Pitfall: The Lost Expedition - GC - Review
If the video game industry were a movie, it'd be called Game Wars: Episode II – Attack of the Remakes. You can't flip through a game magazine or surf a gaming site without hearing about another new update, remake, or side-story to a classic game.
Normally when everyone jumps on a bandwagon like this gamers just roll their eyes, stop making purchases, and cause the industry to move onto something else. But in this case many of the “new” classic games are very good. So good in fact that you forget about the series' history and just enjoy the experience of the present game.
Such is the case with Pitfall: The Lost Expedition. Is it lost? No. Is it an expedition? Yes, and a very good one at that. You know and love (or at least remember) the original Pitfall as a game where you ran, jumped over things, and tried your best not to get hit by anything. That is essentially what you do in The Lost Expedition but on a much grander scale. In other words, this isn't just an Atari game with pretty graphics and 3D illusions.
The easiest way to visualize the game in action is to think of Crash Bandicoot's game worlds. They were short and very linear. Now expand them and take away some of the linearity. That's the base of Pitfall's worlds. Add an array of things you'd expect to find in a jungle (vines, lots of trees, man-eating plants, etc.), throw in a few dozen "pitfalls" to increase your chances of dying, and you've got the latest and greatest addition to the Pitfall family.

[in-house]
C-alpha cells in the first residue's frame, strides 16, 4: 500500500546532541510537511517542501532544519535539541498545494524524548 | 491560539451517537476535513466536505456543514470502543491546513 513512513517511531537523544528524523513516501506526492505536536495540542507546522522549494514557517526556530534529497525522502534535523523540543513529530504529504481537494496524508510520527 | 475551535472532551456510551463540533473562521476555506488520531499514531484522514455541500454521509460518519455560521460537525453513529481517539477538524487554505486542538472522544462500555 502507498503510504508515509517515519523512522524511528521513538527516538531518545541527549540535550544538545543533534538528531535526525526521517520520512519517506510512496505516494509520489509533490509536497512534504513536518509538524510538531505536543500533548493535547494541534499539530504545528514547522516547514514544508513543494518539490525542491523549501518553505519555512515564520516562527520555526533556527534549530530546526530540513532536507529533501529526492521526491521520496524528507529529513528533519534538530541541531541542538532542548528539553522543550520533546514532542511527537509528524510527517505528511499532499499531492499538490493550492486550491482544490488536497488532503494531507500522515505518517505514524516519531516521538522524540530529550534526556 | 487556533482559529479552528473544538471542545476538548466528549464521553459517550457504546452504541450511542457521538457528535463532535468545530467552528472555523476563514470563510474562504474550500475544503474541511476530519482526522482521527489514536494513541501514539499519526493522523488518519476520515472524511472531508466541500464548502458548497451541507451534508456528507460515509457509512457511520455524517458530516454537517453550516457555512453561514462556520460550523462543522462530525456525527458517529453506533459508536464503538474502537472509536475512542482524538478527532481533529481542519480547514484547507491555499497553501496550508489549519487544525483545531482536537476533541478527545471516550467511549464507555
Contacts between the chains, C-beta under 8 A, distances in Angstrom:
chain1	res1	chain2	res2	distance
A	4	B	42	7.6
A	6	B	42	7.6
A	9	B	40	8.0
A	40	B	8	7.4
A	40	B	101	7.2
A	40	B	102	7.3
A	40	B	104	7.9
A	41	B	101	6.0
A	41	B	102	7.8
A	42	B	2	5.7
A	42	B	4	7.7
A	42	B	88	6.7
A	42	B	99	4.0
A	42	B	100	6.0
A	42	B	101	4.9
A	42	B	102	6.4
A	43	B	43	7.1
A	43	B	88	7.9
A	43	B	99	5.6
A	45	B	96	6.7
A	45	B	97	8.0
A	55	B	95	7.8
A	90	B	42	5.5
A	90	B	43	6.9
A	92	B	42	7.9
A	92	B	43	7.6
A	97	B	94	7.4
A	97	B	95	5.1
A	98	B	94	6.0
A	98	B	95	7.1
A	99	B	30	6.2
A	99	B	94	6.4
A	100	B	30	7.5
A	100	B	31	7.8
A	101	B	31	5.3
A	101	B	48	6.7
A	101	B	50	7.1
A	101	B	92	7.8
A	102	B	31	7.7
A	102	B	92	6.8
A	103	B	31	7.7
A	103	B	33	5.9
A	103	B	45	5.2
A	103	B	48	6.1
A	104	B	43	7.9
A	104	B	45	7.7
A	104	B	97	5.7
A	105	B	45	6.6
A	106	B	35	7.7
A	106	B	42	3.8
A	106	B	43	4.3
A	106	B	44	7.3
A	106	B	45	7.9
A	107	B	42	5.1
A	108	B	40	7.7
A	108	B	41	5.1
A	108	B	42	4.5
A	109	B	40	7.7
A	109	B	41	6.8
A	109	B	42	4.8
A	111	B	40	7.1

With the evolution of Pitfall comes one necessary change: the ability to fight back. You're no longer a weak explorer who runs from danger. Yeah, you'll run from it alright, but if the danger isn't too big (like a crocodile) or too powerful (like a giant, Pitfall Harry-devouring plant), then tap the B button and show 'em what you're made of. It's a simple punch, but it's more than enough to scare off any of the little critters that are running amok.
Accompanying the punch attack are punch combos (basic, single-button combos), a double-jump, a low sweep-kick, and a crouch move that makes Pitfall Harry look like Sonic the Hedgehog. He scrunches his body into a tiny ball, enabling you to move in and out of tight areas. It's great for the player, but man, his back must feel awful after doing that for several hours. Sleeping on the ground (as most explorers do) will only make it worse.
With so much good, the only bad thing about the controls is the C-stick. The C-stick, as many of you are aware, stands for "camera stick." Nintendo thought that it was better to remove the four yellow buttons present on the N64 controller and replace them with a single stick. When used for its intended purpose, the stick works great. It's small but easy to handle and is very intuitive.
Pitfall: The Lost Expedition does not use the stick for its intended purpose. For some reason it was thought that it would be cool to use the C-stick as a grabbing tool. Push it up, down, and all around to grab items or pull levers that are right in front of Harry.